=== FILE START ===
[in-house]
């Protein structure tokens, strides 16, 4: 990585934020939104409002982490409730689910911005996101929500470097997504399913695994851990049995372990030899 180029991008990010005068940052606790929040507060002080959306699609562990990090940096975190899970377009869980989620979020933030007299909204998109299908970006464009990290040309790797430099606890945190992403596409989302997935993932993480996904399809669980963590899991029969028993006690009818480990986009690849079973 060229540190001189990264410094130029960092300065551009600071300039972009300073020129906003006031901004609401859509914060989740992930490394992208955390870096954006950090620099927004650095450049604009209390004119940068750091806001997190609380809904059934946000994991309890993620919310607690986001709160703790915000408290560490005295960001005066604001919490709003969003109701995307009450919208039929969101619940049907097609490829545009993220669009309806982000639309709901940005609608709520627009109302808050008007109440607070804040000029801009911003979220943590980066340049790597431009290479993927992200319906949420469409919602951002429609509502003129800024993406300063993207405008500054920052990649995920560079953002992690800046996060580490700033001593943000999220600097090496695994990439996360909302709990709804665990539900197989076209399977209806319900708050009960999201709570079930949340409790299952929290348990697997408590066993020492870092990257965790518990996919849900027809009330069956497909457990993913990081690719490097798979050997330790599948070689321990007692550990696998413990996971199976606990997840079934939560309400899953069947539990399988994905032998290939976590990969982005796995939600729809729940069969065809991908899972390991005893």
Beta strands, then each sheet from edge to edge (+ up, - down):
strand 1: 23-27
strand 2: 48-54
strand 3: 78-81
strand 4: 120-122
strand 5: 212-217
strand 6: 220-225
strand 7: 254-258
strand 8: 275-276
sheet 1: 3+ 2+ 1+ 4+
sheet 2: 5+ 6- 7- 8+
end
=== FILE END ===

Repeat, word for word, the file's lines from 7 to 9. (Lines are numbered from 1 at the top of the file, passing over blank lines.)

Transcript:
strand 4: 120-122
strand 5: 212-217
strand 6: 220-225